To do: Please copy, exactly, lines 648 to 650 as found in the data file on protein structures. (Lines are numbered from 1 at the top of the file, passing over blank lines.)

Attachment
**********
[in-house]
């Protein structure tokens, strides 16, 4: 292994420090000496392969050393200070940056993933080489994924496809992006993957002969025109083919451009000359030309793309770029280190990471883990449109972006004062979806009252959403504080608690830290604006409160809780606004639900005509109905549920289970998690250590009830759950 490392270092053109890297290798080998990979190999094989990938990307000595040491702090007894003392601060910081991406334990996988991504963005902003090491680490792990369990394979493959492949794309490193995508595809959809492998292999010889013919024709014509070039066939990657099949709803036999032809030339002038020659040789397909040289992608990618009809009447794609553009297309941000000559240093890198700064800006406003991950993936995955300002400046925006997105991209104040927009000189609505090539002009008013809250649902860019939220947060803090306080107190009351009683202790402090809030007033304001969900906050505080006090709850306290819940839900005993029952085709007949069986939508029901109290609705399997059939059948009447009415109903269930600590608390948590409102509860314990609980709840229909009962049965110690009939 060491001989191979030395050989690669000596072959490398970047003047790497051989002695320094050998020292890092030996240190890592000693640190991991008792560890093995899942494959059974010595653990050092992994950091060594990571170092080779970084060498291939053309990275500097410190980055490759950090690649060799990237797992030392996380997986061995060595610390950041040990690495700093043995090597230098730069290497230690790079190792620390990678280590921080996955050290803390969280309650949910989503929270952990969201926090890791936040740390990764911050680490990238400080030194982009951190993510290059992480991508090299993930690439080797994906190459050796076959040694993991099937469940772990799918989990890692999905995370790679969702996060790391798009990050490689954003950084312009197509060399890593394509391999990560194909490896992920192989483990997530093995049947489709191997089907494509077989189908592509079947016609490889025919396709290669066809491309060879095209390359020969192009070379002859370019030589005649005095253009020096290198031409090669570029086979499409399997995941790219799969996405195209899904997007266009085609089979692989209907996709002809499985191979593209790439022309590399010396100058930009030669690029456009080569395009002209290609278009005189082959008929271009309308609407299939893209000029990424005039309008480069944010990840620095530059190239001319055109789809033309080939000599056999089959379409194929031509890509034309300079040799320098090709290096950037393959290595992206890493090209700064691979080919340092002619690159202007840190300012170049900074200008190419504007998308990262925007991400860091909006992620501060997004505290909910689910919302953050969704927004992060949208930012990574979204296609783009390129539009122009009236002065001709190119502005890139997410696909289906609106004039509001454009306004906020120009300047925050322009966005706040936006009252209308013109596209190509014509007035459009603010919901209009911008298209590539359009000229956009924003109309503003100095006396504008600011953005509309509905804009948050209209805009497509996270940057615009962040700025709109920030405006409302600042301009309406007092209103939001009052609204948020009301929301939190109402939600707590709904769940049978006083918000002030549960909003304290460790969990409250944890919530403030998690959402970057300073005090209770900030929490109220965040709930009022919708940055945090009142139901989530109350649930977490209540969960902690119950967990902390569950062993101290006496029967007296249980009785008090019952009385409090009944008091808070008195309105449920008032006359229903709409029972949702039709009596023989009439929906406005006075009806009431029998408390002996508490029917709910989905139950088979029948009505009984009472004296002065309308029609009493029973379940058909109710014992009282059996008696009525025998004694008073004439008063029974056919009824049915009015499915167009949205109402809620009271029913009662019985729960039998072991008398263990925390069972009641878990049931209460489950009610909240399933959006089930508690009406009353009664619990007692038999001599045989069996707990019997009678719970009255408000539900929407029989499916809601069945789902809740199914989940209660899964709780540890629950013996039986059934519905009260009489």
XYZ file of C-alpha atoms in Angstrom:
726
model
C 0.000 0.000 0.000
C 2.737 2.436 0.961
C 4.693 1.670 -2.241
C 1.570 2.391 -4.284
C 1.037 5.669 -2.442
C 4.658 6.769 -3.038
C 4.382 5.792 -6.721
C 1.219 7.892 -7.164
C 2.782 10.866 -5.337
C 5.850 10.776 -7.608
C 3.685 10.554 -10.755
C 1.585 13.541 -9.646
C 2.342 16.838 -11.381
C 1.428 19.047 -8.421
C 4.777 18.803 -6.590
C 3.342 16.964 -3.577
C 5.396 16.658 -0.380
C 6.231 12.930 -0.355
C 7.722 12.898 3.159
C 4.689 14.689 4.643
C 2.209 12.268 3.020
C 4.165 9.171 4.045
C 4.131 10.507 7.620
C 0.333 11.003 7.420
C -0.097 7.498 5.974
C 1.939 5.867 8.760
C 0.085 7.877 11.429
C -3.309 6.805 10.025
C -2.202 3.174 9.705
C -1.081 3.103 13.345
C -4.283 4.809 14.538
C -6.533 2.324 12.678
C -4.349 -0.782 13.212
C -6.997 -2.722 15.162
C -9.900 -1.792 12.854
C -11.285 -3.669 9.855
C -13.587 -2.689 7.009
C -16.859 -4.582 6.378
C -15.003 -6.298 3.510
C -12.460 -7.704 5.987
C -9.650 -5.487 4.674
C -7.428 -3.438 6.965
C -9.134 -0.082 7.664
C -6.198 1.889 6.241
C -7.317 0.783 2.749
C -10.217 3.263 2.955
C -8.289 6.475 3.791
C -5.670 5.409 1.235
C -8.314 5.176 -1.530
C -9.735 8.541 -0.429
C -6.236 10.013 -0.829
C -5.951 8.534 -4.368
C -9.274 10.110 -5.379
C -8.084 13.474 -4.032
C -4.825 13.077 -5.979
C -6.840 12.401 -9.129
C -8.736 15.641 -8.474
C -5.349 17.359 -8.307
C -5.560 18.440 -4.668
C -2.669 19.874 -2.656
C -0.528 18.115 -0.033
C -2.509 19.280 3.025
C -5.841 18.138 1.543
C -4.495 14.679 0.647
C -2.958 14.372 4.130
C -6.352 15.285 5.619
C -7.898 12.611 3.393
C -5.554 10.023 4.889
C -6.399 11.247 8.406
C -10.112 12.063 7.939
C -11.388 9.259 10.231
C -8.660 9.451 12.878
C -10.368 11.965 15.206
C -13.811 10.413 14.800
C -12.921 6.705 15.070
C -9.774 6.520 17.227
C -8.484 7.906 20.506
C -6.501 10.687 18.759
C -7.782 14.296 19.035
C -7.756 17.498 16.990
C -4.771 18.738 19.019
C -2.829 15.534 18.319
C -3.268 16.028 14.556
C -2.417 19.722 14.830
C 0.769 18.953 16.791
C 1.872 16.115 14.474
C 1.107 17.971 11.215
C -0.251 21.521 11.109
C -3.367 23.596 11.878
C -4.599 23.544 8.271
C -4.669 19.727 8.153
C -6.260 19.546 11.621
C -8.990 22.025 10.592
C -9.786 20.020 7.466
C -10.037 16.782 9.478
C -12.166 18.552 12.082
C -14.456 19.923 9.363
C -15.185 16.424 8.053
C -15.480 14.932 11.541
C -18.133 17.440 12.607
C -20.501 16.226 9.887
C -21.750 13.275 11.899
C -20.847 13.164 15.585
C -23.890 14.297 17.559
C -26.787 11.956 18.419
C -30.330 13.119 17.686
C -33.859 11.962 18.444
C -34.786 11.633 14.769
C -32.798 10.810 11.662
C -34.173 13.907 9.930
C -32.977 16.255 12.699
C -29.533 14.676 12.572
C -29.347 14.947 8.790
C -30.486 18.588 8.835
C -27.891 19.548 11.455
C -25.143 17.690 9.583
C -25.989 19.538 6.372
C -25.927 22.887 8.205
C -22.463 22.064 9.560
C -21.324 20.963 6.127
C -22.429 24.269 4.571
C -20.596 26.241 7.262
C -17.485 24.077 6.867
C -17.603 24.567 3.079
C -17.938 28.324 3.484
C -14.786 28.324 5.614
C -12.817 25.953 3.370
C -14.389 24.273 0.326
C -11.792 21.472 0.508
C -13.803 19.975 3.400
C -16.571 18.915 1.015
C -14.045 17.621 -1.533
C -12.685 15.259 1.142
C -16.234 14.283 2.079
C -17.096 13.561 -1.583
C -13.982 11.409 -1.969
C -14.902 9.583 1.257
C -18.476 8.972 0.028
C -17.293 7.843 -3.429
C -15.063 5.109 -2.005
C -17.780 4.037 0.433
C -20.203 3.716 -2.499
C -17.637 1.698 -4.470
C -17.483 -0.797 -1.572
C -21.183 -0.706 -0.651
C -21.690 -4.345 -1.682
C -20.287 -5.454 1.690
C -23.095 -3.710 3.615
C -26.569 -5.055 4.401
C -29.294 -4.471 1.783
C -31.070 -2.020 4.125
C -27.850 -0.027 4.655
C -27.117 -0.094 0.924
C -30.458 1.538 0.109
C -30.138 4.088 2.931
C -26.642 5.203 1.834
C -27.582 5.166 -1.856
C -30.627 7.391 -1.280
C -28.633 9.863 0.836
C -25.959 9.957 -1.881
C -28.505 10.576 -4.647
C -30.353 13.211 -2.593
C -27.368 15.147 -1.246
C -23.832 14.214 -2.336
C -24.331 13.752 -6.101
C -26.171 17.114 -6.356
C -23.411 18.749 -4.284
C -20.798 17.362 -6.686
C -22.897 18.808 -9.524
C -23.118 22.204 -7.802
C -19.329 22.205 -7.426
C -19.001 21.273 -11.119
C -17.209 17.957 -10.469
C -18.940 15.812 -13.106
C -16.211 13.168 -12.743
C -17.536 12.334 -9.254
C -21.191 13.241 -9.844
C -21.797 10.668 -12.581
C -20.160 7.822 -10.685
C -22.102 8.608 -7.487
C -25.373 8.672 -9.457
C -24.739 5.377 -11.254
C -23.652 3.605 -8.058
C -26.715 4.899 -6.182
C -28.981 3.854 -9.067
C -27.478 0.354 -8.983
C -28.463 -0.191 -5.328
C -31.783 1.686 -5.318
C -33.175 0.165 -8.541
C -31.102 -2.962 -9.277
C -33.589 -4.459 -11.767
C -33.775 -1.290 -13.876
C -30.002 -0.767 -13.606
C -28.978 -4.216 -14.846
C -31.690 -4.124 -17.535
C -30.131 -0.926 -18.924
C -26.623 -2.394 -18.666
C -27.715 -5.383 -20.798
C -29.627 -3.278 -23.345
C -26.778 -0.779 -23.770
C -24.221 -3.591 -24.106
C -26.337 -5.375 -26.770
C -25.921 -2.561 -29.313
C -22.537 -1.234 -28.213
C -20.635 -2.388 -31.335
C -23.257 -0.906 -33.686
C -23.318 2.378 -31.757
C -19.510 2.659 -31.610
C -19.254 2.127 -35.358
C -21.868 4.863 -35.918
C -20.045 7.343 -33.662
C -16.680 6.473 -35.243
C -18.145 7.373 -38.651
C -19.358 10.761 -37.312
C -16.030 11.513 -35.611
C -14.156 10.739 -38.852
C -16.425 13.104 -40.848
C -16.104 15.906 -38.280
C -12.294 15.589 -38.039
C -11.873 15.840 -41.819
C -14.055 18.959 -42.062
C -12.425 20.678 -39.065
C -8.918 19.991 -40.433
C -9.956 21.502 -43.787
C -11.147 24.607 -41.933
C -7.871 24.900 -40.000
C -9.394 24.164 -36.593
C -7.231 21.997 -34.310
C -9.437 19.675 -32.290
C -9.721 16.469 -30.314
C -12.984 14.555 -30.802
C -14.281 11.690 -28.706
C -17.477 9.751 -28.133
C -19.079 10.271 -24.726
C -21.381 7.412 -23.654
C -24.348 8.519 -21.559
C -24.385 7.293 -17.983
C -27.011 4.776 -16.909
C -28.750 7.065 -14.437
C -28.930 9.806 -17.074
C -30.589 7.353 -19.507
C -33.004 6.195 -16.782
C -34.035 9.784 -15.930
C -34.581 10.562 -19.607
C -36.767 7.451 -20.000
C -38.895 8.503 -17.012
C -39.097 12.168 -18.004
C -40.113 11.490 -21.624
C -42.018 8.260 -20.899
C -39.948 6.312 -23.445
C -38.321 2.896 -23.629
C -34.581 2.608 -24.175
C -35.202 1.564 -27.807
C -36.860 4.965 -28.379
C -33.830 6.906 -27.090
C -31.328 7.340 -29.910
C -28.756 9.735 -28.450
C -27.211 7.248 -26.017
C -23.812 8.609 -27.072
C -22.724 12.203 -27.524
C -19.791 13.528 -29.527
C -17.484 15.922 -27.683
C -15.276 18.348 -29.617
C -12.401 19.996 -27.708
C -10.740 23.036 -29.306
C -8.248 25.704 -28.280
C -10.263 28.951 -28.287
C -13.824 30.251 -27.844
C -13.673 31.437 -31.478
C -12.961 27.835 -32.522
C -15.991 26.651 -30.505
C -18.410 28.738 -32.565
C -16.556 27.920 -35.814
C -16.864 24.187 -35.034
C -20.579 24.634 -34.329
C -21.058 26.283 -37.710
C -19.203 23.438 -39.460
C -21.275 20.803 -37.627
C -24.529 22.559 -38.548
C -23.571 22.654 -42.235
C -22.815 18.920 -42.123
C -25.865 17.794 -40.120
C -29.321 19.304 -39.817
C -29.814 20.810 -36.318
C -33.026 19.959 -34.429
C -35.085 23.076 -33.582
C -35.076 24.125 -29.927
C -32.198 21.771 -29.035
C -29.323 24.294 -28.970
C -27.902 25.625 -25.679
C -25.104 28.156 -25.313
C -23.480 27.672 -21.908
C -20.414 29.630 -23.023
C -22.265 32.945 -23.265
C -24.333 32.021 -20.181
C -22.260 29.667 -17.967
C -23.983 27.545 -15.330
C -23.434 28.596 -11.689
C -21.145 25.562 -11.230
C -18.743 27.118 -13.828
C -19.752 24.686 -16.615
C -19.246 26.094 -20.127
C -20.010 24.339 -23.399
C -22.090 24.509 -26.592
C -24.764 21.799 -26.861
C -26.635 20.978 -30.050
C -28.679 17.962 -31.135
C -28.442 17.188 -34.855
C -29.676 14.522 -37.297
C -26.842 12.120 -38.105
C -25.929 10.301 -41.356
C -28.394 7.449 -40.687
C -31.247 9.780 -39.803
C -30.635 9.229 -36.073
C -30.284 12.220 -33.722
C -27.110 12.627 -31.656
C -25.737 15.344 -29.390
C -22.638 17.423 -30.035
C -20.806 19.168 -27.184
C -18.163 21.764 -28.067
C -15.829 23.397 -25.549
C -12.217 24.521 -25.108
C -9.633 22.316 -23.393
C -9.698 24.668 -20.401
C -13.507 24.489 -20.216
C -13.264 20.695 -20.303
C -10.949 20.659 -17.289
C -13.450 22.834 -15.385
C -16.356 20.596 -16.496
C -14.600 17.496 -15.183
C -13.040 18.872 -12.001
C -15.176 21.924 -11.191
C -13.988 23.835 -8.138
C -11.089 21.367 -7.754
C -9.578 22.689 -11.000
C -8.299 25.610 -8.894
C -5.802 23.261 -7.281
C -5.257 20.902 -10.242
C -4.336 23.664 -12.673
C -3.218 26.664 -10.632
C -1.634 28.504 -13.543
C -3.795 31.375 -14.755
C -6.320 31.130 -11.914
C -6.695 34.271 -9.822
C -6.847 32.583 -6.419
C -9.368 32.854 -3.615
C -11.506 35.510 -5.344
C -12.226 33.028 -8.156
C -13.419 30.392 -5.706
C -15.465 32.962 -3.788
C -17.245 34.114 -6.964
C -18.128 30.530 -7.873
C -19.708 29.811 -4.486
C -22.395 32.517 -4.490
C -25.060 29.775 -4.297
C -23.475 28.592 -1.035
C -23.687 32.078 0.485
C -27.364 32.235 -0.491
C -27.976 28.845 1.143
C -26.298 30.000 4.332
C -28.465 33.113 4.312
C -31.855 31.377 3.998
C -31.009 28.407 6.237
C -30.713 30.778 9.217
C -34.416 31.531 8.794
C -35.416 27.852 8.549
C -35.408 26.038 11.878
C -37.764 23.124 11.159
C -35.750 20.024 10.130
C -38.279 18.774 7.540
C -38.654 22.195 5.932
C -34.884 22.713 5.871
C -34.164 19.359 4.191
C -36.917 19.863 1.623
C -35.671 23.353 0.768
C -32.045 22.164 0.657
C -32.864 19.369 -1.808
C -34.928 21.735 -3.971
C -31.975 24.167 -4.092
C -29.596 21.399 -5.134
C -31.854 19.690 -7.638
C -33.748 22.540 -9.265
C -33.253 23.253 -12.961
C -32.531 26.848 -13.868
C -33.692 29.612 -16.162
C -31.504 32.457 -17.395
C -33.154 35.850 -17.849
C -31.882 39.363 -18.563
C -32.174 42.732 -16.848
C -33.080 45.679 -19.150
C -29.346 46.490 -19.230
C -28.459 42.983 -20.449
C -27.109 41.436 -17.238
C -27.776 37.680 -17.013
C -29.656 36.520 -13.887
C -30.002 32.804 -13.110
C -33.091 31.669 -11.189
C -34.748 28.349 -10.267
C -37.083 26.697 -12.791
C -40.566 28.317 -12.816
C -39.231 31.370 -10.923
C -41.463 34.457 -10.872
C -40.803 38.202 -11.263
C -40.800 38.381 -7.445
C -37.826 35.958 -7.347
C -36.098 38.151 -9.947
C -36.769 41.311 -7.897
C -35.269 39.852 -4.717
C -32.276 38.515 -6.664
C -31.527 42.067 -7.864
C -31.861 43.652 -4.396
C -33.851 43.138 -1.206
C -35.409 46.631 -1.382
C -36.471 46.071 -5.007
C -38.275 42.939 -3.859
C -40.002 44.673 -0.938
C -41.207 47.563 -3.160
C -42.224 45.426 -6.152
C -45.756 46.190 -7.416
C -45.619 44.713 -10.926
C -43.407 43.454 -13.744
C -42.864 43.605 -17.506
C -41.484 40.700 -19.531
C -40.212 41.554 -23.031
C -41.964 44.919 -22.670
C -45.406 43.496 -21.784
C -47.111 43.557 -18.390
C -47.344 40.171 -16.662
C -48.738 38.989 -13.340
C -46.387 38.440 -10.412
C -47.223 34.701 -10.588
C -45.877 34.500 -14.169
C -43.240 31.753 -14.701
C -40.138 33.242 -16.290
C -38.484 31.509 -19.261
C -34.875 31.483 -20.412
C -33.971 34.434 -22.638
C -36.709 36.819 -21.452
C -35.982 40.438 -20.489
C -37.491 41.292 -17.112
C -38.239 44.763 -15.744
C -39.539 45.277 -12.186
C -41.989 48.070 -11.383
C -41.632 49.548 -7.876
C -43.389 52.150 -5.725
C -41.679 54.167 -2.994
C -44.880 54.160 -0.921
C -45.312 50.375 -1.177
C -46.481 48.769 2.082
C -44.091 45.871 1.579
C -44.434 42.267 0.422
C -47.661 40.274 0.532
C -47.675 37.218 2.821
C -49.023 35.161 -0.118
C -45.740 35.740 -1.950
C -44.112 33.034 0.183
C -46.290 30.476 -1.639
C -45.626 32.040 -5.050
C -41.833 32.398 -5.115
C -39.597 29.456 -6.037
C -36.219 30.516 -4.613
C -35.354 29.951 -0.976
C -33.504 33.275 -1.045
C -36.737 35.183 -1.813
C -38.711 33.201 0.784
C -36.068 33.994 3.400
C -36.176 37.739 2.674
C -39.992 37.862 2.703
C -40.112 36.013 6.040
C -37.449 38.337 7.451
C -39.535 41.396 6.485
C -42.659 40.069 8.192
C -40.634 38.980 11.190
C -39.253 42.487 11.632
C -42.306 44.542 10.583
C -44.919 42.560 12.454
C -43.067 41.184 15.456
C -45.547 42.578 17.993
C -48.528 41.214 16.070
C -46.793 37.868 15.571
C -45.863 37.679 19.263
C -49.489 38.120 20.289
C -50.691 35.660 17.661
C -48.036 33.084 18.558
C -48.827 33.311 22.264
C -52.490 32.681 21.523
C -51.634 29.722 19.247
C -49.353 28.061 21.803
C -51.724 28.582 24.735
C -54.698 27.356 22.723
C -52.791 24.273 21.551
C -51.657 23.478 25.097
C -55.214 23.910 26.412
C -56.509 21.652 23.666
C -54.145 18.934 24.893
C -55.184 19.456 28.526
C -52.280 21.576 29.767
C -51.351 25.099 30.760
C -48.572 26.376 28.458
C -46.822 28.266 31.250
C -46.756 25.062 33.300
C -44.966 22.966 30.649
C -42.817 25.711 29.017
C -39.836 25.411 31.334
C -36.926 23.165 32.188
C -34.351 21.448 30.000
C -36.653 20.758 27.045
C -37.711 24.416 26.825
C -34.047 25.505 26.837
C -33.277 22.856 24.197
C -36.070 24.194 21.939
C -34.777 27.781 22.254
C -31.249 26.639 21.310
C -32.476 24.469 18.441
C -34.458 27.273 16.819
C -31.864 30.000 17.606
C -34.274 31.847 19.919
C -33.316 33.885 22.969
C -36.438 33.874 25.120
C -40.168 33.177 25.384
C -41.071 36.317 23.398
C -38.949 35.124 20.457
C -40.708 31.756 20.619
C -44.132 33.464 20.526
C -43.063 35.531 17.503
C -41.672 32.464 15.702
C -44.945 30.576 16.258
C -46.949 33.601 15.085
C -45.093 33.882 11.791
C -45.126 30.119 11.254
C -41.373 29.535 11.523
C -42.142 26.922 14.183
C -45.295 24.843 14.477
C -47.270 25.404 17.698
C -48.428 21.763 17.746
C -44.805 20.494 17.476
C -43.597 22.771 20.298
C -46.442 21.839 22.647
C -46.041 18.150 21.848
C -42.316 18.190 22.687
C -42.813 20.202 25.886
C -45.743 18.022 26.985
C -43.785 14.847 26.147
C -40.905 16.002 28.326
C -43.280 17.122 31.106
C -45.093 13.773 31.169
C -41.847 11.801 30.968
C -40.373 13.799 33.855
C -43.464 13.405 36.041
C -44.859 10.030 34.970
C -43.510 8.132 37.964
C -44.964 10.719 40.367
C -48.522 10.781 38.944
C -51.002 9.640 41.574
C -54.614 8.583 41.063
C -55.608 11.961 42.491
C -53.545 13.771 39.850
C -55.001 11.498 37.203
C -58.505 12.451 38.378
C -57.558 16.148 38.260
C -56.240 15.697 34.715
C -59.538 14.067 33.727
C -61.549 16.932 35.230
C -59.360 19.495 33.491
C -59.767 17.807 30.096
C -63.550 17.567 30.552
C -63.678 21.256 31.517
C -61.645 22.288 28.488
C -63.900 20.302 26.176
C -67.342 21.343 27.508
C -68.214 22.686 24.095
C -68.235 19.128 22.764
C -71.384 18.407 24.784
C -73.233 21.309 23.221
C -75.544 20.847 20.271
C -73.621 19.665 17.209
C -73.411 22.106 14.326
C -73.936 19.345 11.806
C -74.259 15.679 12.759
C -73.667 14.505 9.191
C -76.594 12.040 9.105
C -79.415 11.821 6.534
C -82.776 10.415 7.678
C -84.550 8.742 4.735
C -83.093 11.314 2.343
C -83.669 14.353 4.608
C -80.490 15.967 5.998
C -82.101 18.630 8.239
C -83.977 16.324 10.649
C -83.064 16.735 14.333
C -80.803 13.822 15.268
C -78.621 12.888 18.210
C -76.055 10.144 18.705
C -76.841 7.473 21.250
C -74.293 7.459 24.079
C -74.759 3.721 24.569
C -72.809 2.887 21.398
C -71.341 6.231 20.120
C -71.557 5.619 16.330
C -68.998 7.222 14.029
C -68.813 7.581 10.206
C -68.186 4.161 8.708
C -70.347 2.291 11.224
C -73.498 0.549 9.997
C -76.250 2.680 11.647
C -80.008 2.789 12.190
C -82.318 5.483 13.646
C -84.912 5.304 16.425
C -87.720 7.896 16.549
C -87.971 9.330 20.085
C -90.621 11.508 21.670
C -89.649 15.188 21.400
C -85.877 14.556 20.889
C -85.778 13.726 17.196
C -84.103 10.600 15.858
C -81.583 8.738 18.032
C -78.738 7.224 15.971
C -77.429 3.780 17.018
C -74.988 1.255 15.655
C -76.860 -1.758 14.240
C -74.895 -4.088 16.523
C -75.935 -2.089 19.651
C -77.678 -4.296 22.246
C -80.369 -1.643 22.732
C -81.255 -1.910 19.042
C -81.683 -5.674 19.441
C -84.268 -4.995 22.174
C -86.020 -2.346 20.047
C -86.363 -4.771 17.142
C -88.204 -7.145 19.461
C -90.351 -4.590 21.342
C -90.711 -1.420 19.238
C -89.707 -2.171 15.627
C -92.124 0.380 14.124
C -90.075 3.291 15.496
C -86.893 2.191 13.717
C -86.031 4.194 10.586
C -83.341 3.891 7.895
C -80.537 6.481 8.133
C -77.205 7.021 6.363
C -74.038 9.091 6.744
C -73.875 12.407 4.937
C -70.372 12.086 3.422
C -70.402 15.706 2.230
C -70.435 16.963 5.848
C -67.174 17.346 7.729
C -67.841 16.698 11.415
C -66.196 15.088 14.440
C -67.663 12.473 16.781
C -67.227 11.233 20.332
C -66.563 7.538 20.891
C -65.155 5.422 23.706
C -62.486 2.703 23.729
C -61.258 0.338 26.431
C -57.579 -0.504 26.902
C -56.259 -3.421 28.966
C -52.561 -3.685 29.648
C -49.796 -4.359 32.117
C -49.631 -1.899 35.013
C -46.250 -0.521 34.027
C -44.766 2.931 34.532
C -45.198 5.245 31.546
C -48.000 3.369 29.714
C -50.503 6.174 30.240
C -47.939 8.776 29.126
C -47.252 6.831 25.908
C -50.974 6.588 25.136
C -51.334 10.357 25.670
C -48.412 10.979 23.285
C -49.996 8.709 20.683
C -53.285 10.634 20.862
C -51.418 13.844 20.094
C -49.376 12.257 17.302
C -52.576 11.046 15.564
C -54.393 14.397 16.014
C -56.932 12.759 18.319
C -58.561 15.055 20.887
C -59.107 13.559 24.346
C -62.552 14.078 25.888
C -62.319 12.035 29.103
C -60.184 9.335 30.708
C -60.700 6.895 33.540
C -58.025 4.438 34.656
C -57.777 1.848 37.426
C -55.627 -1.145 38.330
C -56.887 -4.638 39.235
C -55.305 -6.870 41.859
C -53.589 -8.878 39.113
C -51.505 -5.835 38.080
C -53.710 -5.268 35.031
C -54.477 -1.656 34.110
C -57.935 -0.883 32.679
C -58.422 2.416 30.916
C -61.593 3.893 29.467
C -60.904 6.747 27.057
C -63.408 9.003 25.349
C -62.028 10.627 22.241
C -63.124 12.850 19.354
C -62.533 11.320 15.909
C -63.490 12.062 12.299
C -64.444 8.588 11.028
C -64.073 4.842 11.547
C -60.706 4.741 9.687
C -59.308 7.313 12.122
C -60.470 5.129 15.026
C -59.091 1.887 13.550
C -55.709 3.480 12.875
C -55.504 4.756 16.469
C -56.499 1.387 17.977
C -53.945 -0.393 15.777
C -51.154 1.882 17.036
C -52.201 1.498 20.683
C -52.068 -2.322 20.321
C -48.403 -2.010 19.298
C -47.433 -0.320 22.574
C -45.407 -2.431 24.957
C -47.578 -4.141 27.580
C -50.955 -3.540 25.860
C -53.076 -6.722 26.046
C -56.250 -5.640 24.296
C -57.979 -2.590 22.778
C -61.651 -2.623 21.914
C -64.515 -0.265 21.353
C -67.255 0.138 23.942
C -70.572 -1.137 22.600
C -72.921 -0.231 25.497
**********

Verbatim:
C -70.372 12.086 3.422
C -70.402 15.706 2.230
C -70.435 16.963 5.848